Annita Delano enrolled in the art program at the Los Angeles Normal School before she began her career as Professor of Art at the University in 1920. She also received training in art and art history from Columbia University, University of California at Berkeley and the Otis Art Institute, as well as in the studios of well-known artists such as Dixon Morgan and Norman Bel Geddes. She also spent two years conducting research with the Barnes Foundation, which provided her a scholarship for a four-month research trip to Europe during 1930-1931. During this trip she spent time with Bauhaus faculty as well as with architects Richard Neutra and Josef Albers and artist Anni Albers.
Annita Delano was a founding member of the UCLA Art Department and was on the faculty for 40 years. She taught courses in fine art, art history and applied design. Her own paintings were widely exhibited, both as part of group shows and in 30 solo exhibitions of her work. She was an important figure in the development of the art world of Southern California and was a member of many organizations including the California Watercolor Society and the Los Angeles Art Association.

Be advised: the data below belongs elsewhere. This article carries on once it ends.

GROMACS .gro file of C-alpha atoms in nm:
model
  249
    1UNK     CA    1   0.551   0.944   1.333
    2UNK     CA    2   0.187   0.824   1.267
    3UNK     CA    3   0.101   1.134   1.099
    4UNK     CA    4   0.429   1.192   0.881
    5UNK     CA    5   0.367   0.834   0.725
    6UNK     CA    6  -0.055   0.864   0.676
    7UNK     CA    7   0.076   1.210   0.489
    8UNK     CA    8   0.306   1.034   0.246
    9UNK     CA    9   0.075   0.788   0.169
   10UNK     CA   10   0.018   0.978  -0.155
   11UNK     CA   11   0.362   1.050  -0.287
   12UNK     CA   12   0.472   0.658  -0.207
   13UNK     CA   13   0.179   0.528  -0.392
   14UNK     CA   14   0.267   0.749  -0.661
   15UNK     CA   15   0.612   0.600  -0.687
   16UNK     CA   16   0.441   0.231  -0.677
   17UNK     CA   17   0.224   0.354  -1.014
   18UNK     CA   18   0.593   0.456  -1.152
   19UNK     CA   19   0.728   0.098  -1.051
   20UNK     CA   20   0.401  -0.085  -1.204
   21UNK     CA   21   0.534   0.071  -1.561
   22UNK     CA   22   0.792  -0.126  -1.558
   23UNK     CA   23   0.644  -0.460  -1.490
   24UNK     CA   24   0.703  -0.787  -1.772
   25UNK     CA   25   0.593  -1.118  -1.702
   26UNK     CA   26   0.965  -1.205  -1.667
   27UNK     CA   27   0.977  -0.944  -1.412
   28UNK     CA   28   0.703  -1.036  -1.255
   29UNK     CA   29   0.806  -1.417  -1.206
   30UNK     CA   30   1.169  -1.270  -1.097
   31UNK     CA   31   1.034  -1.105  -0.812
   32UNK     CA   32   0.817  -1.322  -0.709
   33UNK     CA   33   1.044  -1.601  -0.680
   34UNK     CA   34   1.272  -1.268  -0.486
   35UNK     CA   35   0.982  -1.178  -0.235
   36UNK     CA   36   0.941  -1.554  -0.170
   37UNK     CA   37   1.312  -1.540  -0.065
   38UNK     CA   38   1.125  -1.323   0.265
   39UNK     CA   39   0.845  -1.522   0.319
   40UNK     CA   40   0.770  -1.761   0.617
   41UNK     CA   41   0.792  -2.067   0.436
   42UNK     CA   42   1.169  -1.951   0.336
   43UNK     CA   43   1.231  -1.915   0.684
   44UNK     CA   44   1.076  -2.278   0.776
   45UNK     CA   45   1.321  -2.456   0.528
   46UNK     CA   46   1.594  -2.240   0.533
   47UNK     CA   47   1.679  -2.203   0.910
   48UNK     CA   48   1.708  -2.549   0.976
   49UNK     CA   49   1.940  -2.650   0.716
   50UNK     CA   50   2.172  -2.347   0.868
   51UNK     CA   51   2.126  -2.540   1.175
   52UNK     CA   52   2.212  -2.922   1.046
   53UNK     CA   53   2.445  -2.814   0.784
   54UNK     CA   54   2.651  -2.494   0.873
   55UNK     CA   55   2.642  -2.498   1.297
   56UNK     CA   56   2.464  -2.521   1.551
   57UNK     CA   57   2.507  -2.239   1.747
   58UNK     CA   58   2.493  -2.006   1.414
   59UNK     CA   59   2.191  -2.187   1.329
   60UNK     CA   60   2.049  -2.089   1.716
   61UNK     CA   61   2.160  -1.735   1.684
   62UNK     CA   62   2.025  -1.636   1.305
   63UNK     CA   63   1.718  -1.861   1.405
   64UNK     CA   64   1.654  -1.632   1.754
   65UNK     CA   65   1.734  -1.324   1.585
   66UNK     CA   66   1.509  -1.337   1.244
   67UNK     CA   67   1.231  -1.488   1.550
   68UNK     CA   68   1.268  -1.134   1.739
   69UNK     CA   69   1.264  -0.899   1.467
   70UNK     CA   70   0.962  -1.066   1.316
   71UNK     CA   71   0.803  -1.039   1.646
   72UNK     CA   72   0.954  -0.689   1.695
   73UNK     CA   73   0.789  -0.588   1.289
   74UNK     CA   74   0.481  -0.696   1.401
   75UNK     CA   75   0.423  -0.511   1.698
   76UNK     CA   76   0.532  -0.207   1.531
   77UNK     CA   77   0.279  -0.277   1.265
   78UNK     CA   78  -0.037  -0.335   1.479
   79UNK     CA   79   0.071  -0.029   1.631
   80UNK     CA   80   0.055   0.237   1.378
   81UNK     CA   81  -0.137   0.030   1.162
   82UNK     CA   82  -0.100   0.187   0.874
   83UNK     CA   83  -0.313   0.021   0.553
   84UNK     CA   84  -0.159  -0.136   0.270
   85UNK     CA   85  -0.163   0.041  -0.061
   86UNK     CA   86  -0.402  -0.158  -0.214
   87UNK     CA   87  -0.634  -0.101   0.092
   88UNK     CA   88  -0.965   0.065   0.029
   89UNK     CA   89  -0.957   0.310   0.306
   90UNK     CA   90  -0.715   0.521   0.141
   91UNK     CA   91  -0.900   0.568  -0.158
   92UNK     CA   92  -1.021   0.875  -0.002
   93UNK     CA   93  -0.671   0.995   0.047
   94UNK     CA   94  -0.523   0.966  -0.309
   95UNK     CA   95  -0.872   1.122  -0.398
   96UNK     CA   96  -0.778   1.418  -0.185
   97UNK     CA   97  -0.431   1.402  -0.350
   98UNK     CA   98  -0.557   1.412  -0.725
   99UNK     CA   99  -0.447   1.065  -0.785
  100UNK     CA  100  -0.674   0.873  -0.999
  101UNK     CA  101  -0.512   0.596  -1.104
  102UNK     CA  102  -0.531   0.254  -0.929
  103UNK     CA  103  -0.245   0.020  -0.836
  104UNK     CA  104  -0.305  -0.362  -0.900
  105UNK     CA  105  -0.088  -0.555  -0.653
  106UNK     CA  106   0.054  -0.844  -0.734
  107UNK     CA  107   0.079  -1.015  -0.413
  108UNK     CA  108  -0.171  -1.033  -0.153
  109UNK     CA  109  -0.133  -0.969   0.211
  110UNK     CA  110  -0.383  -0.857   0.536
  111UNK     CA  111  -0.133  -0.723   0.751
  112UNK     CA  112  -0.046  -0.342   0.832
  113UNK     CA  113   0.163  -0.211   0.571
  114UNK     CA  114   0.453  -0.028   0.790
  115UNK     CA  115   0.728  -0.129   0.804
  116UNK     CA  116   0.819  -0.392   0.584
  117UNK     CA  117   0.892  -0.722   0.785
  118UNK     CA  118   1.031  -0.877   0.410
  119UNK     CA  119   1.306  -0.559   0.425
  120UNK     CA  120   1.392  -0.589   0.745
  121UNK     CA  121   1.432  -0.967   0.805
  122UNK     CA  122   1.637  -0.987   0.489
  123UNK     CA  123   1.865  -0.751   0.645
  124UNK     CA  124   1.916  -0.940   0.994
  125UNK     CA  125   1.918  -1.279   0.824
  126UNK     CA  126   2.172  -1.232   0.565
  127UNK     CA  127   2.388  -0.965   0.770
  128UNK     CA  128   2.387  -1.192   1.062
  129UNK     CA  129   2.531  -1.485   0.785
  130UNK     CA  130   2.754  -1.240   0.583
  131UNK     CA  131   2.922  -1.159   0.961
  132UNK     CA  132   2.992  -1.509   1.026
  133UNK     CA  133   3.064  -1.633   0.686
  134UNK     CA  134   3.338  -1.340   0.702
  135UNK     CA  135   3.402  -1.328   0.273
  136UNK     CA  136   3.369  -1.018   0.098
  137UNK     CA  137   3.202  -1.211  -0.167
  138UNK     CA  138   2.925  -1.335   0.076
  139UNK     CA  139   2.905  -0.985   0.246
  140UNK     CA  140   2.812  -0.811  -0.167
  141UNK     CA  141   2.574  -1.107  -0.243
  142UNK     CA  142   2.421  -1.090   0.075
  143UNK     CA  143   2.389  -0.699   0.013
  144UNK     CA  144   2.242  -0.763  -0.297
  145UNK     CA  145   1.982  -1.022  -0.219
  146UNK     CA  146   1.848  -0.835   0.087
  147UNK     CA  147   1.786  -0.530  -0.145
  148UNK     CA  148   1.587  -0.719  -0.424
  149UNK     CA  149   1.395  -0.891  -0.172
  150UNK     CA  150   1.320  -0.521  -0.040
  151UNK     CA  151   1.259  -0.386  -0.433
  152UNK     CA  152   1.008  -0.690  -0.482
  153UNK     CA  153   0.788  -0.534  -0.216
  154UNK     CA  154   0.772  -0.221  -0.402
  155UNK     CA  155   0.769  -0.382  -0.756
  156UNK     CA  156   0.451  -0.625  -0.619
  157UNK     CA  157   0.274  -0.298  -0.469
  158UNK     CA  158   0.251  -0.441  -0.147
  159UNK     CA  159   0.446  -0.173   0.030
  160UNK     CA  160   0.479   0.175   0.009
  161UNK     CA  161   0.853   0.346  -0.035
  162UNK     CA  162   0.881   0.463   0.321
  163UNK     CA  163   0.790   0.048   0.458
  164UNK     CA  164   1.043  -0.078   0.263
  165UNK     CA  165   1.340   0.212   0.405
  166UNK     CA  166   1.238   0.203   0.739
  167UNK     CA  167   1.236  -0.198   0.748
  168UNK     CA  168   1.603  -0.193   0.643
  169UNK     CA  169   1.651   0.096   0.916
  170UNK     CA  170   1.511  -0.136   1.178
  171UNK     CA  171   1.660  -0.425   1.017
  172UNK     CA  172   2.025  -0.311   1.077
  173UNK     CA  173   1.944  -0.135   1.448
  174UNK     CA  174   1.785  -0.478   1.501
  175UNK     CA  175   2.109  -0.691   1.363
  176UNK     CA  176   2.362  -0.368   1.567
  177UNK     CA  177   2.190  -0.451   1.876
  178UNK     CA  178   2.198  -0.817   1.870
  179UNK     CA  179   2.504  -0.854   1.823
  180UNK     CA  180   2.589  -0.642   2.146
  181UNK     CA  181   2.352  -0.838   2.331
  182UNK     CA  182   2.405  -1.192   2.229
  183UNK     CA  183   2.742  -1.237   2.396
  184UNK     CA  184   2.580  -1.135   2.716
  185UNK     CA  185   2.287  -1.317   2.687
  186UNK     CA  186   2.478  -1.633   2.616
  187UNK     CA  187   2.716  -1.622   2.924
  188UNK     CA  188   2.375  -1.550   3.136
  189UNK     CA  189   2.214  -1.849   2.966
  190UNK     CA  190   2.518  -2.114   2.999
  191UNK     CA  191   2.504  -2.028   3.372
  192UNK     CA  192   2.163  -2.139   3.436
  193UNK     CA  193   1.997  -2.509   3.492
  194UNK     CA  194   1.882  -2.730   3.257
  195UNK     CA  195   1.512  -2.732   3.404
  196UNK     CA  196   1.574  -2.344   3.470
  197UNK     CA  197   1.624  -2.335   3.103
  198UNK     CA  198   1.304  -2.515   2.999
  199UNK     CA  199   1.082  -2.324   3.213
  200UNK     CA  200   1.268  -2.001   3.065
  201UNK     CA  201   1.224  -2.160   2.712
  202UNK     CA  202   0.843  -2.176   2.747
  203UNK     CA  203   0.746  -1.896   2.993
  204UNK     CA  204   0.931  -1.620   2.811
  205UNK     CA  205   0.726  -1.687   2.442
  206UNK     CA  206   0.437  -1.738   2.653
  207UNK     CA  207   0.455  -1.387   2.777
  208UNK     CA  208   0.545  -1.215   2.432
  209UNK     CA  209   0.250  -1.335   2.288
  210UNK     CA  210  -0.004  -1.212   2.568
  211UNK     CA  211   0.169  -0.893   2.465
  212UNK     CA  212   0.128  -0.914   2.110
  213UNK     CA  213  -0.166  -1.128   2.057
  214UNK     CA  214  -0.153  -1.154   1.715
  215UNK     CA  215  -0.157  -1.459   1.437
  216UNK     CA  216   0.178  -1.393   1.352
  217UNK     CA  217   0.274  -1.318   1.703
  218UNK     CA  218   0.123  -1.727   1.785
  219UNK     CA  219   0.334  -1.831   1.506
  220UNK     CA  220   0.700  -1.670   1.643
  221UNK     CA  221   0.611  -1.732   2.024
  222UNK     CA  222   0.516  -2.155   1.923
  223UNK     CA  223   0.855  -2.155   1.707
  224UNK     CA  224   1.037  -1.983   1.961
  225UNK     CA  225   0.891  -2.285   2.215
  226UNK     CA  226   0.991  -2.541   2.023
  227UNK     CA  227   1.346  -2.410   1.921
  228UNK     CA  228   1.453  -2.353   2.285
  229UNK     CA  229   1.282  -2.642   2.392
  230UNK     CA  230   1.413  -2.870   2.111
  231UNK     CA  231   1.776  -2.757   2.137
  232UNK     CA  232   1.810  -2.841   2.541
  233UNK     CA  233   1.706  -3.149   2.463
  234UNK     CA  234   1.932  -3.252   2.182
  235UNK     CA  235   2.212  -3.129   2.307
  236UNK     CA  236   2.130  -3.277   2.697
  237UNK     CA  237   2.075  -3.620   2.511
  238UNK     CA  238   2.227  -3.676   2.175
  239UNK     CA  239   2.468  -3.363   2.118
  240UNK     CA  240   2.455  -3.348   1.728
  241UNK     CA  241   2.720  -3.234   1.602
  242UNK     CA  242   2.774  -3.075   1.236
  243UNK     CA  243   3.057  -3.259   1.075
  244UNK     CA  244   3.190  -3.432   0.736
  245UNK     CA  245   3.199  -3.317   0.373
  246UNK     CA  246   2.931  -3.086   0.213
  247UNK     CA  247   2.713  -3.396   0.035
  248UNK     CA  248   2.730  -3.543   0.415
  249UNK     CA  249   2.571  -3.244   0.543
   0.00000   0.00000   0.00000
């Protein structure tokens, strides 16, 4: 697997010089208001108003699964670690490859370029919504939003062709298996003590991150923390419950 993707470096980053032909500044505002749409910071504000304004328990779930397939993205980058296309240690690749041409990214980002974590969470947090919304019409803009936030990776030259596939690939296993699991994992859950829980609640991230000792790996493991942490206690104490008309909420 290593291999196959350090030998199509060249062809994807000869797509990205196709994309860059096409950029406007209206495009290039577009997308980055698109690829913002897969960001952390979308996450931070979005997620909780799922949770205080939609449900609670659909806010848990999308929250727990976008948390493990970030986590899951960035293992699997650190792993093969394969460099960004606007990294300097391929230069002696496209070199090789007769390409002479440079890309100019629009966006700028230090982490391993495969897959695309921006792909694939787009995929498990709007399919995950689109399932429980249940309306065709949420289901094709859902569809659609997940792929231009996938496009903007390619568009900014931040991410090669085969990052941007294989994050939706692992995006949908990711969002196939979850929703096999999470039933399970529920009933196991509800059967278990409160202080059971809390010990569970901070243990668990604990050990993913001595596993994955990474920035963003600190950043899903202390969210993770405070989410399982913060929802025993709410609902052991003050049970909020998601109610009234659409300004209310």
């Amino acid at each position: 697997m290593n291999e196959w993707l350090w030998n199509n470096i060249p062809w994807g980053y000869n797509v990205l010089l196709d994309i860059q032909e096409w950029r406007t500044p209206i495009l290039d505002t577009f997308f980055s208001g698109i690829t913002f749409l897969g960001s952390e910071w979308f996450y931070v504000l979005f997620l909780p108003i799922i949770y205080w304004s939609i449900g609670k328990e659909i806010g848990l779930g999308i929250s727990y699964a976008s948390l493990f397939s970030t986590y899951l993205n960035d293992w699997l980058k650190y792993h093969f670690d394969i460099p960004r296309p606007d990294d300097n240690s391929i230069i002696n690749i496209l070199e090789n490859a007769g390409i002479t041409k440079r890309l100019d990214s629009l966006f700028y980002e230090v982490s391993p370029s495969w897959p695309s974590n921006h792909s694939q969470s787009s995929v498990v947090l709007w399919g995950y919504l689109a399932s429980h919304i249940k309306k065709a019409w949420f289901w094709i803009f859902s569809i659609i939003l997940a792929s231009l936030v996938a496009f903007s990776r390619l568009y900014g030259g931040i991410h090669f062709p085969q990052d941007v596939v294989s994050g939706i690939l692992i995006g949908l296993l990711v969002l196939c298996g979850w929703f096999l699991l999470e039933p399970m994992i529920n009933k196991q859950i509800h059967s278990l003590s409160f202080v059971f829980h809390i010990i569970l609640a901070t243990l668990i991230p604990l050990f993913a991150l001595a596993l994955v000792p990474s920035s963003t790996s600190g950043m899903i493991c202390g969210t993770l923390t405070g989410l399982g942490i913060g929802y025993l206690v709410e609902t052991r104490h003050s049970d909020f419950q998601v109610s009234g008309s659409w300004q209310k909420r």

This collection originates in Ms. Delano’s annual camping and painting trips to Arizona and New Mexico. She spent 28 summers on such painting trips to Arizona and New Mexico, beginning in the late 1920’s. She recalled she would spend three months painting, camping and exploring each summer. Her artistic works were especially inspired by the landscapes of the Southwest and the Native American peoples of the region. She often attended the annual Intertribal Indian Ceremonial Gathering in Gallup, New Mexico, a large ceremonial gathering that first took place in 1922 and continues to this day.
Photographs, postcards and newspaper clippings, most mounted on album pages, circa 1930-1940. The photographs and postcards focus on the Southwest, consisting principally of images of Native American people of Arizona and New Mexico. Many photographs document the festivities at annual Intertribal Indian Ceremonial gatherings in Gallup, New Mexico in the 1930’s. Images of landscapes, buildings, archaeological remains and desert vegetation are also included. Also contains personal photographs of Annita Delano and friends, including well-known dance photographer Barbara Morgan. Some photographs in the collection are identified by photographer—these include Annita Delano, Milton Snow, Marge Butler, Barbara and Willard Morgan, and Elizabeth Forrest. The bulk of the material was collected during Ms. Delano’s annual camping trips to Arizona and New Mexico during which she painted and visited Native American villages, gatherings and archeological ruins.